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Galileo Public Regulated Service (PRS)

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Title Galileo Public Regulated Service (PRS)
Edited by GMV
Level Basic
Year of Publication 2011
Logo GMV.png

The GALILEO System is an independent, global, European-controlled, satellite-based navigation system and provides a number of guaranteed services to users equipped with Galileo-compatible receivers. The GALILEO Public Regulated Service (PRS) provides position and timing restricted to government-authorised users, for sensitive applications which require a high level of service continuity.[1] It is encrypted and designed to be more robust, with anti-jamming mechanisms and reliable problem detection. This service is intended for security and strategic infrastructure (e.g. energy, telecommunications and finance).[2][3]

PRS is one of the important features of Galileo that adds value compared to other satellite navigation systems. The access to PRS is limited to authorized governmental bodies.[3]


European Maritime Safety Agency: a PRS Application

Galileo is a civil system that also includes a robust and access-controlled service for government-authorized applications. The Public Regulated Service (PRS) is intended for use by groups such as police, coast-guards and customs. Civil institutions will control the access to the encrypted PRS. Access by region or user group will follow the security policy rules applicable in Europe.

The PRS is similar to Galileo’s Open and Commercial GNSS services but with some important differences to make it operational at all times and in all circumstances, including during periods of crisis. PRS is intended to ensure better continuity of service to authorised users when access to other navigation services may be degraded (resilience) and in cases of malicious interference, PRS increases the likelihood of the continuous availability of the Signal-in-Space (robustness)[3] .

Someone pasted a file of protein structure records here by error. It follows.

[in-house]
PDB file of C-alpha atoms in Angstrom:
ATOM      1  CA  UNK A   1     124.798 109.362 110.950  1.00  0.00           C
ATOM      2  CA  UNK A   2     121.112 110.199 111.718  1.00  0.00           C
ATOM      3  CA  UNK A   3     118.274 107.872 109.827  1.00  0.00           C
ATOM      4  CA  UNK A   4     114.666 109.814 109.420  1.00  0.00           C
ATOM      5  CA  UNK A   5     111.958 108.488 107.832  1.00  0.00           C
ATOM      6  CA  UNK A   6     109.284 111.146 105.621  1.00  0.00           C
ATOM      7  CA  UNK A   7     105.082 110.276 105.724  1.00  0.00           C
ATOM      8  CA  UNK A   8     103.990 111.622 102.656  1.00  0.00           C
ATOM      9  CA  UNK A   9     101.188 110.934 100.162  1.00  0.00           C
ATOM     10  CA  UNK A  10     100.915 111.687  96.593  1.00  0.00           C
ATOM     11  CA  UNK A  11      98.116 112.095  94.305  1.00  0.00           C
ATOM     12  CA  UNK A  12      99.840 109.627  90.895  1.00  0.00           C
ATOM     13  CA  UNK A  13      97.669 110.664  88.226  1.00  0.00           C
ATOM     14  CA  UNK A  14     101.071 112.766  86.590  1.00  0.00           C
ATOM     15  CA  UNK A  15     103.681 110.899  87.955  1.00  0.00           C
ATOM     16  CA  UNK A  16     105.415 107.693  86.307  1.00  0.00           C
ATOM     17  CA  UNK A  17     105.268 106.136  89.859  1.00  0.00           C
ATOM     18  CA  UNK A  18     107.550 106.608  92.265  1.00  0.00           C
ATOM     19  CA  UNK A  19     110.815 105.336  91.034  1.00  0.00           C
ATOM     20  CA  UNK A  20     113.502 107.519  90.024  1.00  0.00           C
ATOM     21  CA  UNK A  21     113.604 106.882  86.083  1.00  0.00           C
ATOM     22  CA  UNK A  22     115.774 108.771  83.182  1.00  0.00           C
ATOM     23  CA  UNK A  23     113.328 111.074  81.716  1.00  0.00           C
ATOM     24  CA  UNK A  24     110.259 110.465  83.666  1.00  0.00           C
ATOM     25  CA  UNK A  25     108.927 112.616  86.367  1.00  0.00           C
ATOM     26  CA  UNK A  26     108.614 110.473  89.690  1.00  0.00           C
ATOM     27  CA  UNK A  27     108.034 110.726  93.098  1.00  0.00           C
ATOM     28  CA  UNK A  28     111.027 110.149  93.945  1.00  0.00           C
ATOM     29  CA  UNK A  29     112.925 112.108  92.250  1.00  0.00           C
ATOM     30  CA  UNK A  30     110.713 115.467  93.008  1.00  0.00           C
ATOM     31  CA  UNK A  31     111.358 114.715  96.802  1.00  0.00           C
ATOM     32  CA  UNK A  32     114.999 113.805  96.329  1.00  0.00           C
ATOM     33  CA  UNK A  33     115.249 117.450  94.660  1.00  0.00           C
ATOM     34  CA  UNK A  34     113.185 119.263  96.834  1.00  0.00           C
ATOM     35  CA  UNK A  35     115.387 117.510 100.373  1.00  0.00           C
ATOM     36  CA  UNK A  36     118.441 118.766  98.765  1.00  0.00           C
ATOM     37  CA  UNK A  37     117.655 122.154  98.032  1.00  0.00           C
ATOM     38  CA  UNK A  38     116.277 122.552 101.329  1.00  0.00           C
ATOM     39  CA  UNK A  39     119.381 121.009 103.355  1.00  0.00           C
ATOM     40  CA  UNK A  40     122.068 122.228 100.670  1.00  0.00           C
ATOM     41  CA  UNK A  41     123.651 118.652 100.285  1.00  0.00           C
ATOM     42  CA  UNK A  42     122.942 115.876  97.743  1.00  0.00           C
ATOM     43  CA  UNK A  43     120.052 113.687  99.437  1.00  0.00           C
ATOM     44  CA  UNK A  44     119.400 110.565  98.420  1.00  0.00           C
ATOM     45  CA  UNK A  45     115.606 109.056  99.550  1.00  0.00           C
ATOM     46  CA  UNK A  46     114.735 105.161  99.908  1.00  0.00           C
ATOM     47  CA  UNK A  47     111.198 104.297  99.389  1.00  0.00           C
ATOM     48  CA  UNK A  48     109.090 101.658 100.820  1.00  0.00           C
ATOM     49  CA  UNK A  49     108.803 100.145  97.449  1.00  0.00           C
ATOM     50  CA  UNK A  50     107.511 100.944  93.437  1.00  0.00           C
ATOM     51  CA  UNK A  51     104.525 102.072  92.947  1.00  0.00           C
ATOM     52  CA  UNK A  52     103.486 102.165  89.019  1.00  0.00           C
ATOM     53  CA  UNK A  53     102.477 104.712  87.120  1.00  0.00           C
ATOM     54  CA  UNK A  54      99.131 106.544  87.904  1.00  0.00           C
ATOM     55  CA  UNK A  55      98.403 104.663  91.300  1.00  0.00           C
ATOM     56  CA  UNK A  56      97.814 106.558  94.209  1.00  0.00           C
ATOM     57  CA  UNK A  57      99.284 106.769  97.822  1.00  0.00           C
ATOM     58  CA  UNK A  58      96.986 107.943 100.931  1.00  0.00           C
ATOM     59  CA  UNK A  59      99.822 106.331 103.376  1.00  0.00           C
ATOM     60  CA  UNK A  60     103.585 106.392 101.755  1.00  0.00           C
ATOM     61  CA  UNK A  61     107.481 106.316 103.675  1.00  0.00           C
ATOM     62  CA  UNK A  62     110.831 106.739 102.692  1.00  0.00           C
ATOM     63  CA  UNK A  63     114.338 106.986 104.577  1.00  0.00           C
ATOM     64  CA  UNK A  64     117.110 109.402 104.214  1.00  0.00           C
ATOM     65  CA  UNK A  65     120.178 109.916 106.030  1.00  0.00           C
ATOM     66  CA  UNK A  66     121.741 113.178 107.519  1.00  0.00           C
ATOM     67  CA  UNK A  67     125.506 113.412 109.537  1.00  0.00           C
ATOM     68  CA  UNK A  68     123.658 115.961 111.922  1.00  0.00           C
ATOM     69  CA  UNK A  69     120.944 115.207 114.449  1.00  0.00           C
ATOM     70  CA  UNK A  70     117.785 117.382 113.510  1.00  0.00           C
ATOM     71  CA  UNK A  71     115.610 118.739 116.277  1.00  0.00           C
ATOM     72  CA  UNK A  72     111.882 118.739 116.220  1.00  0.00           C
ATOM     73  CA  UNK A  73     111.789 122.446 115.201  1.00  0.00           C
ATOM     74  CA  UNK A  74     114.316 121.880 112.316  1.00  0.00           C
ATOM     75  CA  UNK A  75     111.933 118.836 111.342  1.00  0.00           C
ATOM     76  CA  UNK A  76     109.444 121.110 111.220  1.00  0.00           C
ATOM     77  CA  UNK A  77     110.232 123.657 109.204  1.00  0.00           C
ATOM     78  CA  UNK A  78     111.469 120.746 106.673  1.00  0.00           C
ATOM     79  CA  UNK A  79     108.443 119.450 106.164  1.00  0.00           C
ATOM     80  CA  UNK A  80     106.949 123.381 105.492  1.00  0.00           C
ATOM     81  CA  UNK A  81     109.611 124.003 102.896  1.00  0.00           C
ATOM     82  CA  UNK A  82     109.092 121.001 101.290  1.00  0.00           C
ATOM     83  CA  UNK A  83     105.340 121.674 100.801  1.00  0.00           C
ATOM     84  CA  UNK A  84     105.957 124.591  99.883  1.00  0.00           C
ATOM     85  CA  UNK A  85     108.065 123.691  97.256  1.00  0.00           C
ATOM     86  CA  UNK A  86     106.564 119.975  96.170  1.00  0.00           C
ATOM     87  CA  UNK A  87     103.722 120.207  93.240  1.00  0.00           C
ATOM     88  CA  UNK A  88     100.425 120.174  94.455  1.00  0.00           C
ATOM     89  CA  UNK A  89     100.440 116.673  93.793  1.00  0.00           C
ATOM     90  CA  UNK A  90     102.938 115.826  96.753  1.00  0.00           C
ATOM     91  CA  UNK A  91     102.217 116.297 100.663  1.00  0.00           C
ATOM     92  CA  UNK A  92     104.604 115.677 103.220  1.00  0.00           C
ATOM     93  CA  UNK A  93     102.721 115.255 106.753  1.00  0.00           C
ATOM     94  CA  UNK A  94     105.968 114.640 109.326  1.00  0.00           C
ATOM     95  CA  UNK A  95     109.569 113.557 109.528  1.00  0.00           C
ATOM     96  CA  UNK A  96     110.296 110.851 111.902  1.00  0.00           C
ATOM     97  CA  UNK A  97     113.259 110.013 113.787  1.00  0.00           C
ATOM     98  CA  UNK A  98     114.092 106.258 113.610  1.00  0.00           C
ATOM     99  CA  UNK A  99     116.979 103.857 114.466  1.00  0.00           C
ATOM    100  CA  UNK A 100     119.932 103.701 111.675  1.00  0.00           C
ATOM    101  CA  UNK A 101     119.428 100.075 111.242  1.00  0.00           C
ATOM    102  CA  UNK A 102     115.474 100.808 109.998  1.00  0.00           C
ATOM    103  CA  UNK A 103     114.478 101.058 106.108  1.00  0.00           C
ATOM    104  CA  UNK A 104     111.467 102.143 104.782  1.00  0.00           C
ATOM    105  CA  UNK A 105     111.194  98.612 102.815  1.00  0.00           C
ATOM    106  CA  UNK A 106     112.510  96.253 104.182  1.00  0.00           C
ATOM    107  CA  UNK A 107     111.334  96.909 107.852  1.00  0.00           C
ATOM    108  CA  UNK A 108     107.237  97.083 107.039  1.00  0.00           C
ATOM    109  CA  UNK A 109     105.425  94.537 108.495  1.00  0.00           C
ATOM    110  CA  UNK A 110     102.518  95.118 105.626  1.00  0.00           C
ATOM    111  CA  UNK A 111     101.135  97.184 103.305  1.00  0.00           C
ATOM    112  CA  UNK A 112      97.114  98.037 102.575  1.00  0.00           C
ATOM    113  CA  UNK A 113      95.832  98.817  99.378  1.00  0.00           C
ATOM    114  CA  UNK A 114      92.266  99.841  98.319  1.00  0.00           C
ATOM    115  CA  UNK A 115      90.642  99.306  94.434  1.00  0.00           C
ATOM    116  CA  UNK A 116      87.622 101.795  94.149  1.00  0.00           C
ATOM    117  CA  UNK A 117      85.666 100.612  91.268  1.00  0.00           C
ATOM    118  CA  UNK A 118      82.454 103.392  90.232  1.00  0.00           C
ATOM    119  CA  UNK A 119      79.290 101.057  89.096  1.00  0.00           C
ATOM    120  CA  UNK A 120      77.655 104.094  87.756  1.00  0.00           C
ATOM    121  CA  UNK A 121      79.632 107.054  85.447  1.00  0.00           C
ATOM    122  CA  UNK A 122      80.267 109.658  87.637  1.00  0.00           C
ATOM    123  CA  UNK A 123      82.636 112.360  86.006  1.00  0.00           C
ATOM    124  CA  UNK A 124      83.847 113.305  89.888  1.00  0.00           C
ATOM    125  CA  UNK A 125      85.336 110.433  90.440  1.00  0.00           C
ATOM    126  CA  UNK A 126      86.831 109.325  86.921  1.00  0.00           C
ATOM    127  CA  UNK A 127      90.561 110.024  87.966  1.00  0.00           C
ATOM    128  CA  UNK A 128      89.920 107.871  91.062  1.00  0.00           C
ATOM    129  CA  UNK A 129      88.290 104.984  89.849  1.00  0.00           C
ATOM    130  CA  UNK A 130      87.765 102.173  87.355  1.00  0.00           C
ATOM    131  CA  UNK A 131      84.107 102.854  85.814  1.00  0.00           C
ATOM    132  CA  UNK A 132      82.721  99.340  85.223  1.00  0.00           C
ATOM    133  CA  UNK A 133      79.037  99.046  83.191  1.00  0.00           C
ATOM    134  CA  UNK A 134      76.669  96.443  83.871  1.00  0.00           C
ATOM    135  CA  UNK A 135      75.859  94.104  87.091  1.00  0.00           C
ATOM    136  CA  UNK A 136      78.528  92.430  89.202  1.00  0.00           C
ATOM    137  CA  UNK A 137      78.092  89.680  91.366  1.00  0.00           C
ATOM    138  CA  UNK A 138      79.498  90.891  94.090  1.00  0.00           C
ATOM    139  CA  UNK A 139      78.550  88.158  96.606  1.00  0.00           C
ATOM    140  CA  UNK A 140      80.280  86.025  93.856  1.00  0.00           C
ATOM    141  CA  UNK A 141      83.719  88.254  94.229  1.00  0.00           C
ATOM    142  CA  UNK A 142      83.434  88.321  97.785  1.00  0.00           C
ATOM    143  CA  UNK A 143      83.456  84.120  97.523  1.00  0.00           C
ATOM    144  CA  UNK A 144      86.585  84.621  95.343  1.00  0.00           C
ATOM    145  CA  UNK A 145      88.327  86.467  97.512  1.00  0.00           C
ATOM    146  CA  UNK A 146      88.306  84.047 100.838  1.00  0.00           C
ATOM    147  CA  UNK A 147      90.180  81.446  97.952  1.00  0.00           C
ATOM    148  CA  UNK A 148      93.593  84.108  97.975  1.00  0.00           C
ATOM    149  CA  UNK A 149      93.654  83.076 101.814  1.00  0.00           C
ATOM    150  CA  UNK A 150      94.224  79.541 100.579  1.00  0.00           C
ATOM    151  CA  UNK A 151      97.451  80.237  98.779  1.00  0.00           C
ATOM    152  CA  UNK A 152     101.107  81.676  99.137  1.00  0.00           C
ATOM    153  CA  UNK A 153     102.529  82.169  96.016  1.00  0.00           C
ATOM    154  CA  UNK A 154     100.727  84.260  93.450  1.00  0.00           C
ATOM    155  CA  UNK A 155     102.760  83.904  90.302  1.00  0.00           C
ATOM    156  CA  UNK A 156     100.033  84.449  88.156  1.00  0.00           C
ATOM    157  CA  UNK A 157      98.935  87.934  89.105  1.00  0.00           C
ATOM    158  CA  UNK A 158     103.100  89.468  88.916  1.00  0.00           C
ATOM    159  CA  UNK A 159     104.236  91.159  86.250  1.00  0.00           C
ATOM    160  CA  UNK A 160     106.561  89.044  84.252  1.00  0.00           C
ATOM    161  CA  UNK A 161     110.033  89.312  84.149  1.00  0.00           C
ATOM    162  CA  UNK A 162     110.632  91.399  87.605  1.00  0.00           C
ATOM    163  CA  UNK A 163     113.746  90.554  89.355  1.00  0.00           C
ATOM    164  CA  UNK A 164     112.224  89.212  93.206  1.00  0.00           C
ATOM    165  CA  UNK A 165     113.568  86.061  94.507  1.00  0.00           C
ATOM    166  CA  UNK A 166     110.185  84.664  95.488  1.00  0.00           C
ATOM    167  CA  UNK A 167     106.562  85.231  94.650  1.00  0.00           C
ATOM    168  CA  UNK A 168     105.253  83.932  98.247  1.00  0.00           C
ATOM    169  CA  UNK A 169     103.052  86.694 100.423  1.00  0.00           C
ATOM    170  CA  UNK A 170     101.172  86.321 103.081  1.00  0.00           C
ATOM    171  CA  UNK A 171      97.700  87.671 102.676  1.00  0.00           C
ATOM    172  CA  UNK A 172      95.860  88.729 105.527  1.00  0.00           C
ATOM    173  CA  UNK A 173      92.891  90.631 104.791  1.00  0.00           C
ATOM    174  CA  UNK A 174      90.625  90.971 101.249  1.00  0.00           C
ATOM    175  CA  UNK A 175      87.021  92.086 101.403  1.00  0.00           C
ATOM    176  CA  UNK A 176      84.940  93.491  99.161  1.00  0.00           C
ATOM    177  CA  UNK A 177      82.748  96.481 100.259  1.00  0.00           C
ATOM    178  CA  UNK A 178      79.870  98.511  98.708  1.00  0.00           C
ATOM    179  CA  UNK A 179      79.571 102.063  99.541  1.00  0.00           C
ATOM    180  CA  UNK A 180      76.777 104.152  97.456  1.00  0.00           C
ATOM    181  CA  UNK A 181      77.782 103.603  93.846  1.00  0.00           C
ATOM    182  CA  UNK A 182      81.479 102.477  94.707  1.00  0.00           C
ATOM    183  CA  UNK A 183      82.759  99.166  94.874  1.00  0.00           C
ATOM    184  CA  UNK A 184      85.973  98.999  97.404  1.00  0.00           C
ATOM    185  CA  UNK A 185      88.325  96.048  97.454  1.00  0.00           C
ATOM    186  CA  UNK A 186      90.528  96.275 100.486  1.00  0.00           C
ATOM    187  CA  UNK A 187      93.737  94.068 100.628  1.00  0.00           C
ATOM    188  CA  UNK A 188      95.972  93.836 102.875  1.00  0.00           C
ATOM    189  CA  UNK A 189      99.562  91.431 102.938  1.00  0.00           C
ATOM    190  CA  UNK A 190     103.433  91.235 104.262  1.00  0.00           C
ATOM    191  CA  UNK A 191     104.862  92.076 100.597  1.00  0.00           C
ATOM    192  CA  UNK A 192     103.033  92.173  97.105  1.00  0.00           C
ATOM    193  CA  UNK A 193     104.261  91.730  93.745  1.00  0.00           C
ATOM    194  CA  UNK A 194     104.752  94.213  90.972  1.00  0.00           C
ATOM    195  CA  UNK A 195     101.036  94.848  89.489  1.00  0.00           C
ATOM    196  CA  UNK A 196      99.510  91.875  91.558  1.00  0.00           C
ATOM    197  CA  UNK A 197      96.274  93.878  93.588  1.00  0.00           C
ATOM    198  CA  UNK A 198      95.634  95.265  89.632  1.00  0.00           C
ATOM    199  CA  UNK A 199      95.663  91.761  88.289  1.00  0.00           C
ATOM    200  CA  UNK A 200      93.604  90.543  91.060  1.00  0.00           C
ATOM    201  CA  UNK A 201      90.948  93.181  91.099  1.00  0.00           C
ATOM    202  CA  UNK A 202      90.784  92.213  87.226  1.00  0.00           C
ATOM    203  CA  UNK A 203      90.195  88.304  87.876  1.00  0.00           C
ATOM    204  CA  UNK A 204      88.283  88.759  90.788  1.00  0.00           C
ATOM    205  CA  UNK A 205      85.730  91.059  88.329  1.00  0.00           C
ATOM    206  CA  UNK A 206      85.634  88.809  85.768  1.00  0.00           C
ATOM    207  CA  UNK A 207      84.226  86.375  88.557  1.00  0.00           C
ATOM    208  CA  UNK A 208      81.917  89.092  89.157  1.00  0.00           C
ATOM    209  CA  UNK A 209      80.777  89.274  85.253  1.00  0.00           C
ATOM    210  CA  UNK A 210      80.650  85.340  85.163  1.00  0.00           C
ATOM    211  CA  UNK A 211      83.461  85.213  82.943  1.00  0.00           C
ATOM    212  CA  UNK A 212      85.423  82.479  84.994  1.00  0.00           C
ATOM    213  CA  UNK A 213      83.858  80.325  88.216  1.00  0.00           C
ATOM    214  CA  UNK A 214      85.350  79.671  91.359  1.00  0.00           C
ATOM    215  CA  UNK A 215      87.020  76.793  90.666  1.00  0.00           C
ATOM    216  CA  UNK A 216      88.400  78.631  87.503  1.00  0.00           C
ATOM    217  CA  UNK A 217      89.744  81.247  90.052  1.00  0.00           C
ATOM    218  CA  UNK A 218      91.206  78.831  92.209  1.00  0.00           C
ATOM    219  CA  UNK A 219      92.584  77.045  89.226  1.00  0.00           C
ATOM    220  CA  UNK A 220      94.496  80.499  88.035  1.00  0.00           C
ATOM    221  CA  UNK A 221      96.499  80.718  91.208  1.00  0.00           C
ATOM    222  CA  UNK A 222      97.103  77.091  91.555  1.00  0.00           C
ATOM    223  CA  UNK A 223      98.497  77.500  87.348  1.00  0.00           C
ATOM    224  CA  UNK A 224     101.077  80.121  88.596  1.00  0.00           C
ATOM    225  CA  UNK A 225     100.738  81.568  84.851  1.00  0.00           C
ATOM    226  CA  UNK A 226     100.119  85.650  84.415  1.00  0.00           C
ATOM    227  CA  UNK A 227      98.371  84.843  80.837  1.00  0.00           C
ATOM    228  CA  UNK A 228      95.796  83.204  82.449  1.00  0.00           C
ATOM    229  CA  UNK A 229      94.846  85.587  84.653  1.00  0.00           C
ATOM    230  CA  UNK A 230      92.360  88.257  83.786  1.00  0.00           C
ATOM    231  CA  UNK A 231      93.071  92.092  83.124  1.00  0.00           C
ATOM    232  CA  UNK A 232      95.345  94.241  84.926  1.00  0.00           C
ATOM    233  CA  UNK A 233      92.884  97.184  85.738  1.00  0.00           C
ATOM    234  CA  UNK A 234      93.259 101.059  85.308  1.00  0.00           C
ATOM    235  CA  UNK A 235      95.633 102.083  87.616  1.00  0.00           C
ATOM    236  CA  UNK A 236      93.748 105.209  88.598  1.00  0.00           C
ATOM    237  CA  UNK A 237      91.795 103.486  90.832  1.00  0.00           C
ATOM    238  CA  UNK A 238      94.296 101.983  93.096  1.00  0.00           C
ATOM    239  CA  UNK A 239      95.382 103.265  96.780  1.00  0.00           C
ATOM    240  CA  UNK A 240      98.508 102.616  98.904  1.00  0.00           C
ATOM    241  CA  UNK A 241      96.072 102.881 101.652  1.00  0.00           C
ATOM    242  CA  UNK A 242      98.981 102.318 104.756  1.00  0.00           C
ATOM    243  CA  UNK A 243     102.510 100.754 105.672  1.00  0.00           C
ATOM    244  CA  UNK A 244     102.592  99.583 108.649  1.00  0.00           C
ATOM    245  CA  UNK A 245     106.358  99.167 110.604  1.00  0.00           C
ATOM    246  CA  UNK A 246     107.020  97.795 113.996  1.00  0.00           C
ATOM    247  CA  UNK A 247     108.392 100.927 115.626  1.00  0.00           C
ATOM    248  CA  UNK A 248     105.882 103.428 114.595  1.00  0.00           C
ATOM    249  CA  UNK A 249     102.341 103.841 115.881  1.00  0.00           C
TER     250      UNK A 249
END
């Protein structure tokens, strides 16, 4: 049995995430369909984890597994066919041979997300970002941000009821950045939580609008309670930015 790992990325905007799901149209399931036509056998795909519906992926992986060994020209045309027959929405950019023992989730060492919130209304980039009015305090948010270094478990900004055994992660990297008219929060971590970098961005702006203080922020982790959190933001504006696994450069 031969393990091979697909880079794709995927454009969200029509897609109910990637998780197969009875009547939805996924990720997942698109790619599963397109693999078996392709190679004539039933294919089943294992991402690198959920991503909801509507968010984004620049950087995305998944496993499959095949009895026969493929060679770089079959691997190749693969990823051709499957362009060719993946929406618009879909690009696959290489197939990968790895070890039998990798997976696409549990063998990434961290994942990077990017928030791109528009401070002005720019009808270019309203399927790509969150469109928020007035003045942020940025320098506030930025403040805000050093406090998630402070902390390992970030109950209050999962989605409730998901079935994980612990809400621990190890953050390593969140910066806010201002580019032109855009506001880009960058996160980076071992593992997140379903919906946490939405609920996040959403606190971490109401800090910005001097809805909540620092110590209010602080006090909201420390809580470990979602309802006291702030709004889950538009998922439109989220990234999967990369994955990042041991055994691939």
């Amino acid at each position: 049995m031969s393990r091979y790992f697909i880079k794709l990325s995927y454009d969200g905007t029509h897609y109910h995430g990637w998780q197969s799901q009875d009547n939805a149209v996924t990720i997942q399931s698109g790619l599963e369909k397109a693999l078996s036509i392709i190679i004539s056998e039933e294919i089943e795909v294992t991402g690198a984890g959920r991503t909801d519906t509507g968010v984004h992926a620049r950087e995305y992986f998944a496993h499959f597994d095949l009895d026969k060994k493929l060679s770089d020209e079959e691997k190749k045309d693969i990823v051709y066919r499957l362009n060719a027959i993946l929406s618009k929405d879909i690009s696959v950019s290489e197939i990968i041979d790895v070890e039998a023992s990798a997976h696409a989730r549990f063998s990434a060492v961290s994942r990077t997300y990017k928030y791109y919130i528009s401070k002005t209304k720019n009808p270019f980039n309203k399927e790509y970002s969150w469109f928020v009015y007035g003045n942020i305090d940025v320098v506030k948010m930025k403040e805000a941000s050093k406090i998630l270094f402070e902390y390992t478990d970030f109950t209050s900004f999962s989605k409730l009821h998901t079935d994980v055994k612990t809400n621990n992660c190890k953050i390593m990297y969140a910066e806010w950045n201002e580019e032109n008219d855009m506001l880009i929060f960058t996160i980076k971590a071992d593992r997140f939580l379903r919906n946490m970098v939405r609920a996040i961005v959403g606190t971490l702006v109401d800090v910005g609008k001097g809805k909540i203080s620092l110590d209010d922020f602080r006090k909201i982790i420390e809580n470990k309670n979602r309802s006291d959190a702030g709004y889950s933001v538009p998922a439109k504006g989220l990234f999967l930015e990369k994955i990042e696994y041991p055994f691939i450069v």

A major PRS driver is the robustness of its signal, which makes it more costly and difficult to be attacked, thus the service is more resistant to jamming and spoofing.[4]

The PRS provides a higher level of protection against the threats to Galileo Signals in Space through the use of appropriate interference mitigation technologies. The need for the Public Regulated Service (PRS) results from the analysis of threats to the Galileo system and the identification of infrastructure applications where disruption to the Signal in Space (SiS) by economic terrorists, malcontents, subversives or hostile agencies could result in damaging reductions in national security, law enforcement, safety or economic activity within a significant geographic area.

The objective of the PRS is to improve the probability of continuous availability of the SIS, in the presence of interfering threats, to those users with such a need. The introduction of interference mitigation technologies carries with it a responsibility to ensure that access to these technologies is adequately controlled to prevent misuse of the technologies against the interests of Member States.

Performance and features

GNSS Signal Frequencies